Taking Care of Hashem’s Children Bnei Melachim Provides Much-Needed Support for Widows and Orphans
By: L. Azar
I won’t. I won’t. I won’t cry and I will not get excited.That is what I determinedly told myself about one thousand times as I stood in a massive pool of balsamic vinegar last Sunday.
In the days before I owned a fridge guard that blocked my refrigerator from opening - AKA last Sunday - my 21-month-old son was infatuated with the fridge and even more enamored with its contents. There was no limit to what he could explore within and little I could do to stop his small, quick hands from trying.
On one of those bygone days, before the fridge guard changed everything, I heard the ominous clanking of glass. I dropped my sponge and soiled pot like a hot potato to investigate. Just in time, I lifted a full bottle of balsamic vinegar from the floor. Phew! This glass bottle of vinegar is still intact, I thought - erroneously. And I proceeded to do precisely what I should not have done: I picked up the bottle to replace it in the fridge, this time on the top shelf, out of reach.
My toddler pouted.
In what seemed to be slow motion, the base of the bottle split off from the top, and the vinegar made its fateful journey from the top shelf to the kitchen floor. Crash! In true conformity to the laws of gravity and physics, deep brown liquid cascaded like a chocolate fountain down the shelves, leaving its mark on every shelf and drawer. The erstwhile bottle was reduced to a heap of shattered green debris all over the kitchen floor. I felt light-headed as I took in tins, containers, fruits, and vegetables all united in their brownness and heady aroma. The noise, the smell, the sight before me was too much; I grew dizzy. In a fog, I removed a shell-shocked toddler from the “crime scene” and absently plopped him in his nearby highchair. “Don’t. Move!” I hissed. (I think he knew I meant business, my little one, because he moved nary a limb for the ensuing twenty minutes.)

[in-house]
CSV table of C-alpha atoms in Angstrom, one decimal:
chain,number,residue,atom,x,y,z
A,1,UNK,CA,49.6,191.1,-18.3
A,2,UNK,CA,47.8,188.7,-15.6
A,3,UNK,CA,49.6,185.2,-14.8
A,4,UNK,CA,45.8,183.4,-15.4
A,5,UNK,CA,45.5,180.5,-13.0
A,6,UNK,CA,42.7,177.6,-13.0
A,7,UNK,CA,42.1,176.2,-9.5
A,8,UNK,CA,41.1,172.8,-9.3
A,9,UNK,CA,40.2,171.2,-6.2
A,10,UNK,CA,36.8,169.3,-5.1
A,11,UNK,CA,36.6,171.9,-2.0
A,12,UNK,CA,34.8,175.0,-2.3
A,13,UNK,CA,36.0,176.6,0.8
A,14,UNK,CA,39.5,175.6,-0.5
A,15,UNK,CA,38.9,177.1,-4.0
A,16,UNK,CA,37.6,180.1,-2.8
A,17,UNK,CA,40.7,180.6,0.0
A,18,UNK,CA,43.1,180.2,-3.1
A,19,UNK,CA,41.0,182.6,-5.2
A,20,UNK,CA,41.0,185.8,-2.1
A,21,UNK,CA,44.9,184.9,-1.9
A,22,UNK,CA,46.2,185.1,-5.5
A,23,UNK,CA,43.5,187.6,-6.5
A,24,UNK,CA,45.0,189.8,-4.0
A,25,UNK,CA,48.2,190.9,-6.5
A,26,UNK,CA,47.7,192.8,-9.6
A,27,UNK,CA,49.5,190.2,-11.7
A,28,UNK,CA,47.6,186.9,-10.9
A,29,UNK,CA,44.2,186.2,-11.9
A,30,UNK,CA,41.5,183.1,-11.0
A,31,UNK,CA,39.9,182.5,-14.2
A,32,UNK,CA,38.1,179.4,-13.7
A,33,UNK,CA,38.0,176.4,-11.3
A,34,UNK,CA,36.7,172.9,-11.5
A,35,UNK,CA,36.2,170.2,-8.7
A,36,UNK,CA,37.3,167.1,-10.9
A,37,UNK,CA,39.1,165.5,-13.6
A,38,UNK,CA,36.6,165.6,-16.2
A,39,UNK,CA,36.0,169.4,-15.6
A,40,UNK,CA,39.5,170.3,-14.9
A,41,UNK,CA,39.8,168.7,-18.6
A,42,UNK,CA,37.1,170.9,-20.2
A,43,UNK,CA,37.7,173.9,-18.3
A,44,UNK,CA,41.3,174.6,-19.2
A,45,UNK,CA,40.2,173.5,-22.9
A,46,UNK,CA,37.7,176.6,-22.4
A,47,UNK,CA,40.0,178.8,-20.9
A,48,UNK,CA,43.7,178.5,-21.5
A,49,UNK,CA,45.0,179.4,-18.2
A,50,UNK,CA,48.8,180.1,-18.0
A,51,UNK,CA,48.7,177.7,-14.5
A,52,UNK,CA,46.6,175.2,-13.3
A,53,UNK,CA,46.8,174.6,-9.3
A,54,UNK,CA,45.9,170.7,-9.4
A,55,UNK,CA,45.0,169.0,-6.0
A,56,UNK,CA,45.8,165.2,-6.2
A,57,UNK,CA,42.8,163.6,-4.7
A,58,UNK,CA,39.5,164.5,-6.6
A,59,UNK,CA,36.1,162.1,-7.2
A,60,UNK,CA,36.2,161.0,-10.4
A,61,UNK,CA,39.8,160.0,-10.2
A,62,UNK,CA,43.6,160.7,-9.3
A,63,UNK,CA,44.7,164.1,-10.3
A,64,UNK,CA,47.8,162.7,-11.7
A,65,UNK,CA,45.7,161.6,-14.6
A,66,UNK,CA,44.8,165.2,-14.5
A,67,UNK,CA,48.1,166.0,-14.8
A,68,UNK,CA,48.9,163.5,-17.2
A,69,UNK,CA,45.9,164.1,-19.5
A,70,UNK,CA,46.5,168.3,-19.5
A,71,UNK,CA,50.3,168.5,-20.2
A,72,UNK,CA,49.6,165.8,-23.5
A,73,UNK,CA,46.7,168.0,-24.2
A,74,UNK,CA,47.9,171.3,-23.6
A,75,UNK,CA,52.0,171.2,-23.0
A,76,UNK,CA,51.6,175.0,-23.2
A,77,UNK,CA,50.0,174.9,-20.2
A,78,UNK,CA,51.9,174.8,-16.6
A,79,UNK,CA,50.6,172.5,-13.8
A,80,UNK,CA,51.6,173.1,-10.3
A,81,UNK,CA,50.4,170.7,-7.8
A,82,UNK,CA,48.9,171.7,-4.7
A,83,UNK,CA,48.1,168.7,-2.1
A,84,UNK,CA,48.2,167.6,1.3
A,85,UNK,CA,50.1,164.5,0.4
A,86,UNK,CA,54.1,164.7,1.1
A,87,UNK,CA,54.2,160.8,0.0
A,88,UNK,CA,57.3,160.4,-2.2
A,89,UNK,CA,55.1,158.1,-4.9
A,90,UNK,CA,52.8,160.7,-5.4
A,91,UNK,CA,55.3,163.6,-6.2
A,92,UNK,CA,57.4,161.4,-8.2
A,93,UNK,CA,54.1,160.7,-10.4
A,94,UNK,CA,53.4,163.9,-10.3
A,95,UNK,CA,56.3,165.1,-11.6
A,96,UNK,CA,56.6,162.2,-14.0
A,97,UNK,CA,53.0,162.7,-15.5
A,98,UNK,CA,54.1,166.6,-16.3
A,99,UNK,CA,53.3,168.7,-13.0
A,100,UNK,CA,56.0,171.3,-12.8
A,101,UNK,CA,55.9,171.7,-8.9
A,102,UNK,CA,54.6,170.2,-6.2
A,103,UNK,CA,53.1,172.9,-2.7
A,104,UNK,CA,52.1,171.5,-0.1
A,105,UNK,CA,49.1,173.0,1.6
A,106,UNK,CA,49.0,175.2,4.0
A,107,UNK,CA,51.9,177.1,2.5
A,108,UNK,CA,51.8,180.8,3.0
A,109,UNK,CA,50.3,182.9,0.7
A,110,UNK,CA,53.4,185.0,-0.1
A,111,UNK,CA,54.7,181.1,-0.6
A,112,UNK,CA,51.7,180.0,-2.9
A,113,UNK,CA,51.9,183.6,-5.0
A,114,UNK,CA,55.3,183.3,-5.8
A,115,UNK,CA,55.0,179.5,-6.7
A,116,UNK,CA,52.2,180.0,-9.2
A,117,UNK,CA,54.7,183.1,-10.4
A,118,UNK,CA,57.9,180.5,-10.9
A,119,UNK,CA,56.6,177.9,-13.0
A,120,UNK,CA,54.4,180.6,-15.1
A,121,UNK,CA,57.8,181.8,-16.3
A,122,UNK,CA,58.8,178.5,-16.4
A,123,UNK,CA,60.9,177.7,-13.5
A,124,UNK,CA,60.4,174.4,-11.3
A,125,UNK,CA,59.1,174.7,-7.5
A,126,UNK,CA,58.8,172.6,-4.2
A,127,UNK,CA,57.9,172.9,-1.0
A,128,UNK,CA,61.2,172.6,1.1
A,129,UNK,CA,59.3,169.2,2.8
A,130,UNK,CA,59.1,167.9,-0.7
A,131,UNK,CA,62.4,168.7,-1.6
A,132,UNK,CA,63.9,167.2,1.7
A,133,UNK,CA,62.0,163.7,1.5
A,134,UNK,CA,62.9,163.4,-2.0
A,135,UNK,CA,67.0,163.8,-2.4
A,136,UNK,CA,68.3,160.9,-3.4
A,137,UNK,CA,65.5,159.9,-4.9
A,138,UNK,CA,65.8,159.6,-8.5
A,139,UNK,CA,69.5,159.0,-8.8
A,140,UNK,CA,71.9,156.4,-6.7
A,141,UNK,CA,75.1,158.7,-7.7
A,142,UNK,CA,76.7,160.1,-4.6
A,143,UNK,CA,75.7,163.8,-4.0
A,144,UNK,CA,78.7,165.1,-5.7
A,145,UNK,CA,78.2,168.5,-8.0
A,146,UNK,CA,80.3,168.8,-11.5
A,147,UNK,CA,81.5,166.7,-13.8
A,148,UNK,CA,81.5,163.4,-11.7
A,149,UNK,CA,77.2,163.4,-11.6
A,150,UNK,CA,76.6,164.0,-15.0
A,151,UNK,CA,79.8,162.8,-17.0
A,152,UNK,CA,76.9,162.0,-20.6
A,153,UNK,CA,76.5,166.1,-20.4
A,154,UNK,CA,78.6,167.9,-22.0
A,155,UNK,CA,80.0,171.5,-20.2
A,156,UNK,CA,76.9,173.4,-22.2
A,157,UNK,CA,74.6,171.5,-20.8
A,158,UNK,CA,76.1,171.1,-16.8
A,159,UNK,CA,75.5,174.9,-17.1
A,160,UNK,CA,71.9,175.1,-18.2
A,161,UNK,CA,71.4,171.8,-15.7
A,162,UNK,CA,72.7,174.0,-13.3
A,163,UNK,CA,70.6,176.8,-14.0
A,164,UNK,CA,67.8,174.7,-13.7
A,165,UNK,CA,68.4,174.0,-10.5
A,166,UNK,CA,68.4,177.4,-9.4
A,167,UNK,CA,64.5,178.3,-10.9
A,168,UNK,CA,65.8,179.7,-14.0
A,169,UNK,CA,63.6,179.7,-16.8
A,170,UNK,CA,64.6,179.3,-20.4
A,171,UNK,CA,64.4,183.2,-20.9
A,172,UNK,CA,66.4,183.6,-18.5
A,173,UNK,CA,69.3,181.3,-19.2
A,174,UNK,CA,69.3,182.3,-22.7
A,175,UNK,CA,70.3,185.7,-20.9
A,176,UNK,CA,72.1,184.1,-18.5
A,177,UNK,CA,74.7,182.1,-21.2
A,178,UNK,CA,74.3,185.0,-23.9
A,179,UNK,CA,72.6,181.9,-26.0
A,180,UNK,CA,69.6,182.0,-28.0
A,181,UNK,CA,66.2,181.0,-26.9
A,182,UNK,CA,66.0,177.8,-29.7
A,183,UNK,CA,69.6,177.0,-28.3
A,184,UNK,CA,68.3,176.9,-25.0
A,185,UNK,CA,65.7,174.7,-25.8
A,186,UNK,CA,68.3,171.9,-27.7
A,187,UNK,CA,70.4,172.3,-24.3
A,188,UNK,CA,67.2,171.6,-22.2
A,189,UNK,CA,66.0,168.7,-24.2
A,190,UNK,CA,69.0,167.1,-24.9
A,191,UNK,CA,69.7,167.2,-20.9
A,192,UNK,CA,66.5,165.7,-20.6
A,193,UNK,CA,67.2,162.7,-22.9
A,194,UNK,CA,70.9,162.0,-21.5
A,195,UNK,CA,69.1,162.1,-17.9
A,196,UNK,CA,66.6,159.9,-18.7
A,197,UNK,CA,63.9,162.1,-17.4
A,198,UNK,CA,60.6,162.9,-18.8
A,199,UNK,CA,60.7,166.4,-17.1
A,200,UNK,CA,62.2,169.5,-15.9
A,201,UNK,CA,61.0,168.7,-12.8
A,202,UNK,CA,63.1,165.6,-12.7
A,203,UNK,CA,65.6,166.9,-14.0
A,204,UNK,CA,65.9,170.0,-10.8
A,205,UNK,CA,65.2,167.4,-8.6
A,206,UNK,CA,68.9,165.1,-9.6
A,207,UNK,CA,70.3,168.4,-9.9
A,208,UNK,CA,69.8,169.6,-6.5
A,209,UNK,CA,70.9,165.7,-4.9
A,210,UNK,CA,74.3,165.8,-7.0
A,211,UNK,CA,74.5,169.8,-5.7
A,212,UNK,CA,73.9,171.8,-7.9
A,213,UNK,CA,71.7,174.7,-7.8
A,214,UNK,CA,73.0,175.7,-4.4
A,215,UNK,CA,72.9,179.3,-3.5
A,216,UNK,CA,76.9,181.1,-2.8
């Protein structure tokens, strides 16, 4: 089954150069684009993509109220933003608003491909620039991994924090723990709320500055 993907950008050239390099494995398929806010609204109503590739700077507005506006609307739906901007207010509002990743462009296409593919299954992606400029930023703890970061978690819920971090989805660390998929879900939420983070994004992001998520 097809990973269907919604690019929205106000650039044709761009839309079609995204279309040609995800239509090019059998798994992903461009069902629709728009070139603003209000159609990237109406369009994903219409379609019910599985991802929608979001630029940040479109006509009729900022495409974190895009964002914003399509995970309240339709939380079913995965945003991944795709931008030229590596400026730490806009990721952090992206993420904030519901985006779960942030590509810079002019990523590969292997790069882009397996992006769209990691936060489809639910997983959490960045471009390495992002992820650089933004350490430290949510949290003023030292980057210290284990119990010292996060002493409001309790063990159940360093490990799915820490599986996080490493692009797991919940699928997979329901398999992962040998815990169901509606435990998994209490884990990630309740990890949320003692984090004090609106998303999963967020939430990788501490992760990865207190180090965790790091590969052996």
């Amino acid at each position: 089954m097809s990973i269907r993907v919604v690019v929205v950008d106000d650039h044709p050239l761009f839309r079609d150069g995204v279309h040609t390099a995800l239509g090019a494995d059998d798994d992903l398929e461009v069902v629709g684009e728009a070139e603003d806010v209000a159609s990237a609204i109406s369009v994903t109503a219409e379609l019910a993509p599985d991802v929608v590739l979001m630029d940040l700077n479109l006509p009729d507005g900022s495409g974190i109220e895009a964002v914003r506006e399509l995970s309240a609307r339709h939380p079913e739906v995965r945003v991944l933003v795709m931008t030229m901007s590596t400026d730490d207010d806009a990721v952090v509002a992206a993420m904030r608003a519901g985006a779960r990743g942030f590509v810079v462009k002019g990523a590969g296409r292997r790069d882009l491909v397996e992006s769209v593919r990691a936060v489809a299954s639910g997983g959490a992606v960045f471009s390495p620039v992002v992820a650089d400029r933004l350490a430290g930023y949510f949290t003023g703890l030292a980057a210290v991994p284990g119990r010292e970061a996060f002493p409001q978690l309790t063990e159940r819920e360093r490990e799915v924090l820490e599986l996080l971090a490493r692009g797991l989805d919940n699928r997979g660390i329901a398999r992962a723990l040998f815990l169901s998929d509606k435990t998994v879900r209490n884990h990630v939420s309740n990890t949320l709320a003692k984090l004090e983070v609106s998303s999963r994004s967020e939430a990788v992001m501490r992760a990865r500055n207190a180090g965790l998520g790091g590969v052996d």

And then the emotions started pouring in like… a bottle of spilt vinegar. What just happened? What do I do? Where do I start? How?! My mind raced at full speed.I stood there for quite a few minutes feeling infinitely overwhelmed. The panic only increased when I realized that my begged-all-morning-till-they-squeezed-us-in doctor’s appointment was only twenty minutes away.
I was near tears.
“Mommy, kean up da mess!” I heard my sweet boy say from his highchair.
I think it was the longest sentence uttered by my child to date, and certainly the most substantial. His toothy smile conveyed his sheer delight as he feasted his eyes on the mayhem before him.
Those sweet words were just what I needed to hear to squelch the mounting headache within me. It was at that moment that I made a conscious decision: I would smile. I would not let this raise my blood pressure by even one tiny bit. I jumped up, sauntered over numerous puddles across the kitchen and turned on the music. Then I took some pictures of the scene to capture the evidence. “I love you!” I yelped to my little one some ten or twenty times. To tell you the truth, I felt like superwoman!
Equipped with a new attitude, eradicating the vinegar from my home was even enjoyable. As in, fun! In the few minutes that remained until I needed to leave for the doctor’s office, I scattered the contents of my refrigerator into every nook and cranny of my kitchen counters, totally heedless of the additional puddles I was creating on the floor. After all, a tornado is a tornado; what did I have to lose? With that, I grabbed my pocketbook and, several minutes later, plopped down into the waiting room chair. The mess? Ha! I’d deal with it later. I smiled blissfully, as yet unaware of the stares bearing down on me, most likely because of my tights, which were splayed with an exotic array of brown polka dots.
Two hours and news of an upper respiratory infection later, I retackled the mess at home. With only two rolls of paper towels, and several more rounds of mopping, that room looked like a kitchen once again.
You see, almost any challenge, small or large, is easier to bear when you choose to smile through it.